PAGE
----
This continued well into the mid-2000s, with obvious exceptions like Titanic and The Lord of the Rings, but it wasn’t until the Academy widened the Best Picture category to 10 potential nominees that mainstream blockbuster fare started to be recognized. Inception got a Best Picture nomination, as did Mad Max: Fury Road and Gravity, among others. Most of these films didn’t go home empty handed, particularly in technical categories, but the “bigger” awards eluded them. Their achievements as dazzling spectacles would be rewarded, but not viewed as an overall package of film-making excellence in the way more Oscar friendly movies are. Sure, Mad Max: Fury Road can sweep the technical categories, but you always knew it would never win Best Picture.
Amst this incremental change, there remained a growing gap between the prestigious norm and the new forces of blockbuster cinema: Superhero films didn’t make the cut. It’s a repeat of the previous generation in that regard – the next Avengers movie is easily going to make a billion dollars, and it doesn’t matter if it is seen as a good film in the eyes of 6000 or so Academy members. It doesn’t help that good old fashioned snobbery has kept genre cinema out of the running with the Oscars for decades. Horror, sci-fi, fantasy, and even comedy struggle with this group of voters. Add in lots of special effects and it becomes easy for them to be written off as mere popcorn fare. As those movies have grown in both popularity and quality, it seems inevitable that one will land a Best Picture nomination one day. Even the Academy can’t ignore this. Right now, Black Panther feels like the most likely option, and deservedly so.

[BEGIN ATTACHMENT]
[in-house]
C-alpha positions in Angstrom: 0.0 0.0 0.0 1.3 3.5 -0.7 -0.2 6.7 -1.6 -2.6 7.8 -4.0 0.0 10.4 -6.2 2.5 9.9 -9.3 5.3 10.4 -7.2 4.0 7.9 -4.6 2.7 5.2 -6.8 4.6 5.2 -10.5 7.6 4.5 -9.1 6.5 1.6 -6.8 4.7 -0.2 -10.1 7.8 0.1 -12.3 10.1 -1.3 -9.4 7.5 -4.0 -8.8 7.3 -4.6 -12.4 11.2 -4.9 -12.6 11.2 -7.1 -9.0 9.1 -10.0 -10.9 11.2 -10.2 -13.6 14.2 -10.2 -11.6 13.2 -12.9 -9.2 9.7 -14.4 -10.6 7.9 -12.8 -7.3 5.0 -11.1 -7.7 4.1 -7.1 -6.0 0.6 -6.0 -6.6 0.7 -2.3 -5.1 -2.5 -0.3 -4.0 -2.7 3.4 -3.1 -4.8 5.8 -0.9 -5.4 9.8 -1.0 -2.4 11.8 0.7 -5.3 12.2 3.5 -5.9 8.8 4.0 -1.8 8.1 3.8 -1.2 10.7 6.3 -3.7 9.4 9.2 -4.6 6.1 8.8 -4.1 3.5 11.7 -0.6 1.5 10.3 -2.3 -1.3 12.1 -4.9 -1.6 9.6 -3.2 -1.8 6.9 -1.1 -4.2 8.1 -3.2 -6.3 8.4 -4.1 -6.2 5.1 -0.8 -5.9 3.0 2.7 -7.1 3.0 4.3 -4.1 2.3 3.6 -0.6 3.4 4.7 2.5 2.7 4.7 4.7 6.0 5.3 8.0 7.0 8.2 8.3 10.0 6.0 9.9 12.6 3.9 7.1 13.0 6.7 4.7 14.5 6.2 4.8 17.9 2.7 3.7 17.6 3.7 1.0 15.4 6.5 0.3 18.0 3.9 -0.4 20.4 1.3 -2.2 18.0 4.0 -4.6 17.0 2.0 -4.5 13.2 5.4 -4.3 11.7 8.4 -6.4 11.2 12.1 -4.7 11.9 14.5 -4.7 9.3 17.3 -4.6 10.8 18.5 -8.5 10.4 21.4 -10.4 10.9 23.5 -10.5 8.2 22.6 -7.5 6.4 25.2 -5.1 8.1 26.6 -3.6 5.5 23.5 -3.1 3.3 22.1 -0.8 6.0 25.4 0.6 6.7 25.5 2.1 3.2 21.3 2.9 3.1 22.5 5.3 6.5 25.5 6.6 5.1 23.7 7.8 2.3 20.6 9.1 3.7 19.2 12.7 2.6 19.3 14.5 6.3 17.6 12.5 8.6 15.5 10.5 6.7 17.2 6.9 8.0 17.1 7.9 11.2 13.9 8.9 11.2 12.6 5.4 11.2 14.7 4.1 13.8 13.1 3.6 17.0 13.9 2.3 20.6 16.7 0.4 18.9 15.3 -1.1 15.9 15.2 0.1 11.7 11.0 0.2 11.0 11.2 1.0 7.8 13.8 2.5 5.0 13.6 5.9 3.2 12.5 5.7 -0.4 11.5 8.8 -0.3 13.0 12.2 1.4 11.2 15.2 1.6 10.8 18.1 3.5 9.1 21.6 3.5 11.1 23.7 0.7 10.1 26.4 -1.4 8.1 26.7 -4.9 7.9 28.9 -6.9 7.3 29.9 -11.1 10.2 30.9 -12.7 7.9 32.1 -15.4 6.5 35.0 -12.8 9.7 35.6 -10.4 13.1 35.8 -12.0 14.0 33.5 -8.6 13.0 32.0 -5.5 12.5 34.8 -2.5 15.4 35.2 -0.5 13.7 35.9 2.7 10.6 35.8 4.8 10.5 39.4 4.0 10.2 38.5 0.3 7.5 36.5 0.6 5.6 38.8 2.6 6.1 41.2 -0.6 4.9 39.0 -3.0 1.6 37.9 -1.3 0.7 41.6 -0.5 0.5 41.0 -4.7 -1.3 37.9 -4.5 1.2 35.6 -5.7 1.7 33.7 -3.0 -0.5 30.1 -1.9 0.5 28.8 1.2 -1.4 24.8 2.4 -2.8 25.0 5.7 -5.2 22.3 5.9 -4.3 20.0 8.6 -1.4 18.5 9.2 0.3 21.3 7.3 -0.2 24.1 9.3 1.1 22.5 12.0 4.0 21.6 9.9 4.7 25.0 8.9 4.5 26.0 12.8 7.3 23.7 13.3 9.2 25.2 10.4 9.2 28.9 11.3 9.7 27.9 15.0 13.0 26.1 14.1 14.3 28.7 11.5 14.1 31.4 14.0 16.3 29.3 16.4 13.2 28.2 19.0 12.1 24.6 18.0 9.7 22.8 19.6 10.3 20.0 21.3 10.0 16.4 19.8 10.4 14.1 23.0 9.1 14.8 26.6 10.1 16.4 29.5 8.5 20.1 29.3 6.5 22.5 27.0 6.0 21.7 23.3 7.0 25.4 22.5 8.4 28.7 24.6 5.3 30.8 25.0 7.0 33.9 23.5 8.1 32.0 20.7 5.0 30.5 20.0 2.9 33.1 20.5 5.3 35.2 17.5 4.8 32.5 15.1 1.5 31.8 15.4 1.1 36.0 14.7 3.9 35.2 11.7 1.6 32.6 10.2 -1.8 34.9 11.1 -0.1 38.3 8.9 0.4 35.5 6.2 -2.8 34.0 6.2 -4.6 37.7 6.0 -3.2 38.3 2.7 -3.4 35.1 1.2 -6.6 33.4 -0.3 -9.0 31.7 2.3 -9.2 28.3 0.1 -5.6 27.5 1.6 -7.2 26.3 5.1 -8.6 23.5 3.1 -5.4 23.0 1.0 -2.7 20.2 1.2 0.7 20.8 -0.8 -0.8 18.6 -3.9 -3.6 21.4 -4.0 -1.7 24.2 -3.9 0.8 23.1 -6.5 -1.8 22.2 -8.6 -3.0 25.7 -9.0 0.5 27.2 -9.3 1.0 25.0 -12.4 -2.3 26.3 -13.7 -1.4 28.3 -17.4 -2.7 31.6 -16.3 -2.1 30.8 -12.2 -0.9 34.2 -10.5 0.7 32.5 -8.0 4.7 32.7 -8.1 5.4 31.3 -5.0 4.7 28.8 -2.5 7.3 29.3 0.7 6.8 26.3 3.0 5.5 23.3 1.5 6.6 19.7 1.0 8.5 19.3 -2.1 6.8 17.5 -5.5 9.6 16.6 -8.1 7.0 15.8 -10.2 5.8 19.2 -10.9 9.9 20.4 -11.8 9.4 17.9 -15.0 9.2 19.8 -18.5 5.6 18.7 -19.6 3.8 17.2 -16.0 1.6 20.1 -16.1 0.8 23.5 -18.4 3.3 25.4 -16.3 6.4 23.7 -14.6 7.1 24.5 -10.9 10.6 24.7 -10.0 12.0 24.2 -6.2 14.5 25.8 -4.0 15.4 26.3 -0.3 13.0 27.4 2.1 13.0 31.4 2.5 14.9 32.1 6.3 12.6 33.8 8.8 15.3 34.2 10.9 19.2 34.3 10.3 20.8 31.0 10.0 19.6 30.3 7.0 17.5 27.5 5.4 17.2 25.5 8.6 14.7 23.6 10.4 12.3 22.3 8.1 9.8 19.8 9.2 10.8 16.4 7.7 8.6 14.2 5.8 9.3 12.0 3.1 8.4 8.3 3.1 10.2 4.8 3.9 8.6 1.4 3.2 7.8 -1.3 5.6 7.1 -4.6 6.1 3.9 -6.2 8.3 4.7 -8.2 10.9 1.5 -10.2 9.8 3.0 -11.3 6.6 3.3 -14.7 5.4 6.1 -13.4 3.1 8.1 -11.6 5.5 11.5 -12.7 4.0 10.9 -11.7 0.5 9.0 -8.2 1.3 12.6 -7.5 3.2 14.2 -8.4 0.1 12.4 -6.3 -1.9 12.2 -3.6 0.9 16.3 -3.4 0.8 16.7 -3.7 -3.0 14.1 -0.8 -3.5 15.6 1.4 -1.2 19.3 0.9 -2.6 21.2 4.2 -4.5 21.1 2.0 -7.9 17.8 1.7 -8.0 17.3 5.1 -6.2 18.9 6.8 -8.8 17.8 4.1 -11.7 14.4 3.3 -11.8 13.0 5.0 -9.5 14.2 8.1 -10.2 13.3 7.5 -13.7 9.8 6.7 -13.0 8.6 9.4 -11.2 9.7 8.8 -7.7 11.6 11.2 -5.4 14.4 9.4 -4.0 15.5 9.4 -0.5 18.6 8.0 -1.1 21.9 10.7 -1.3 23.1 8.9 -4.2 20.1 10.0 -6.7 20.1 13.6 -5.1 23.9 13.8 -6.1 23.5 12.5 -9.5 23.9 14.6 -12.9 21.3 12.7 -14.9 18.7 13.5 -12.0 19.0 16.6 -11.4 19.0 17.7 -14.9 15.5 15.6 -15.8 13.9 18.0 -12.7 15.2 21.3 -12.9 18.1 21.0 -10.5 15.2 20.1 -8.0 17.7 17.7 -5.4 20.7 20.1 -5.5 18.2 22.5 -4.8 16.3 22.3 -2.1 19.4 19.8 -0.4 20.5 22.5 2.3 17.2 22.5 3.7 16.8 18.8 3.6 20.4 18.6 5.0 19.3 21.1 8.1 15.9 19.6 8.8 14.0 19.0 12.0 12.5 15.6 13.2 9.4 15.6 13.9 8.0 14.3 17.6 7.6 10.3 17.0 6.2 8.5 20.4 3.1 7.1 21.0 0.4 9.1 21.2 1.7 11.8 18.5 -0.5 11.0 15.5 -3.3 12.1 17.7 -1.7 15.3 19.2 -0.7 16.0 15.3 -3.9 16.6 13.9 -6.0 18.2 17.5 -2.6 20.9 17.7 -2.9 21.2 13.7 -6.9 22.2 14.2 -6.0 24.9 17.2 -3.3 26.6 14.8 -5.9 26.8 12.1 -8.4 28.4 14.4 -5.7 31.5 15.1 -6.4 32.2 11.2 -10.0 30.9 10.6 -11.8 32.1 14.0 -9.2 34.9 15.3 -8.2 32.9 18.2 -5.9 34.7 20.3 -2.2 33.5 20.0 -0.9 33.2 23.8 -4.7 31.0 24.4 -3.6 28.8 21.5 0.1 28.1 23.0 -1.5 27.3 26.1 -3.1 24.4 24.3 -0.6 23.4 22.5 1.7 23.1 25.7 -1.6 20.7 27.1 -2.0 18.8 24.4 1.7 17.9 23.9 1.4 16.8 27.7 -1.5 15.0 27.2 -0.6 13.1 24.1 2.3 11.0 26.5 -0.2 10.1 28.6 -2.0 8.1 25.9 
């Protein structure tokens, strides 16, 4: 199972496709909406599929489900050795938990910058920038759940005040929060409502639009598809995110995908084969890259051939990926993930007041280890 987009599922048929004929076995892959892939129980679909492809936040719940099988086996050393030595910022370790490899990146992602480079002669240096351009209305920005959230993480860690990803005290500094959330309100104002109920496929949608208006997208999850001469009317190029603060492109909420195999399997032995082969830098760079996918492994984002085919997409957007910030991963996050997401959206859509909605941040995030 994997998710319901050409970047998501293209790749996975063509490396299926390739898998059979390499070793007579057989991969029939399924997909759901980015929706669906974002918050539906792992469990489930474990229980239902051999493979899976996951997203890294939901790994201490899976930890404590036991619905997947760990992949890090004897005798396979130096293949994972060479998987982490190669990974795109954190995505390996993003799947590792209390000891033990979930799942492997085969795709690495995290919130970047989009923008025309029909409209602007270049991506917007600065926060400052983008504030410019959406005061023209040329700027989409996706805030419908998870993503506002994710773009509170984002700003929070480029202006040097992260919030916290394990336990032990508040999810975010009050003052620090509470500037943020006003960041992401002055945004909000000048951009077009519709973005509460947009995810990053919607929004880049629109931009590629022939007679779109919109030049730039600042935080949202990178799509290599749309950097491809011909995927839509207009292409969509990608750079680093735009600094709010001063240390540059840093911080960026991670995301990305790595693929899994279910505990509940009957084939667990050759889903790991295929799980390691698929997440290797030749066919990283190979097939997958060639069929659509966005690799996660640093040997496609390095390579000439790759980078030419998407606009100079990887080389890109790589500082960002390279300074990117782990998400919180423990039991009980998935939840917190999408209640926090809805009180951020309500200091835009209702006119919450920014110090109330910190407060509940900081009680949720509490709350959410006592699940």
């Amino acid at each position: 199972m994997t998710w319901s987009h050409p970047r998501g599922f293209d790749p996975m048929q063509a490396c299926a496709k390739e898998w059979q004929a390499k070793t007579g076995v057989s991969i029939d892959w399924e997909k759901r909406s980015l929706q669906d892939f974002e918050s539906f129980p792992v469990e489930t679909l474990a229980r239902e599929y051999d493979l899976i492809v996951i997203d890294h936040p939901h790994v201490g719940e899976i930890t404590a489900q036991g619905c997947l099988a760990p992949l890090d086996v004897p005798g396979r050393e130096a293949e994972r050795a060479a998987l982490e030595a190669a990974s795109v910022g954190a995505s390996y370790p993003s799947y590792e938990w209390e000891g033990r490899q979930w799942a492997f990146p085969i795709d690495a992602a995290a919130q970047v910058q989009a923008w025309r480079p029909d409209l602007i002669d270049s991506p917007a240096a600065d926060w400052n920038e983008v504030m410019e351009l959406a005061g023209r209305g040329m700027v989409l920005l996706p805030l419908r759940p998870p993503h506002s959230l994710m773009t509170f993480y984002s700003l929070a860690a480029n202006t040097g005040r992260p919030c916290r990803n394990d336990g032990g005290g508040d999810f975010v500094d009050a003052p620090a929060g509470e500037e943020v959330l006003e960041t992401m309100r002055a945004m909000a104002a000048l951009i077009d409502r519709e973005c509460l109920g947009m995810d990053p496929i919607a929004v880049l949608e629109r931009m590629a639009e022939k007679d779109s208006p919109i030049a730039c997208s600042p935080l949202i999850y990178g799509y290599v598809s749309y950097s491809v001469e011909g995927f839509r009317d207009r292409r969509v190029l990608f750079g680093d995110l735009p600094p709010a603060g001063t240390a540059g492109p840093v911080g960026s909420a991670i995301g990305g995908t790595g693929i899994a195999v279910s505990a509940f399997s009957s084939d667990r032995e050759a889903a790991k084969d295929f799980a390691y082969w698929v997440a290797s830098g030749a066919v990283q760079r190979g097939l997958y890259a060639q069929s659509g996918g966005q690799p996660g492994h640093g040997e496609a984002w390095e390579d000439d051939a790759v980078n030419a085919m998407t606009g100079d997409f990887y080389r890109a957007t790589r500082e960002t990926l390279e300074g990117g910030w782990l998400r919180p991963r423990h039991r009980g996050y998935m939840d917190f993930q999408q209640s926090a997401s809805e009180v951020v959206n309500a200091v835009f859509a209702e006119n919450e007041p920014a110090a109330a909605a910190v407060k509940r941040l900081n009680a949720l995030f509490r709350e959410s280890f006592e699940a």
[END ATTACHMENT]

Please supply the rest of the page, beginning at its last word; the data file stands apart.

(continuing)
Cinema is different now, but so is the Academy. After the push back to the institution’s glaring lack of diversity, inspired by the #OscarsSoWhite campaign, they announced plans to double their membership’s female and people of color numbers by 2020. The first fruits of that efforts seemed evident in last year’s Oscars, as Moonlight surprised all predictions to win Best Picture. A 2016 boost in membership numbers saw 683 new additions to their ranks: 46% of them were women, and 41% were people of color. We’ve no idea how they voted, obviously, but it’s not hard to imagine that such a change to the old white male demographics of the Academy had a measurable influence on the awards themselves. These are voters who aren’t as averse to recognizing the merits of superhero cinema like their elders, particularly one with a majority black cast and creative team.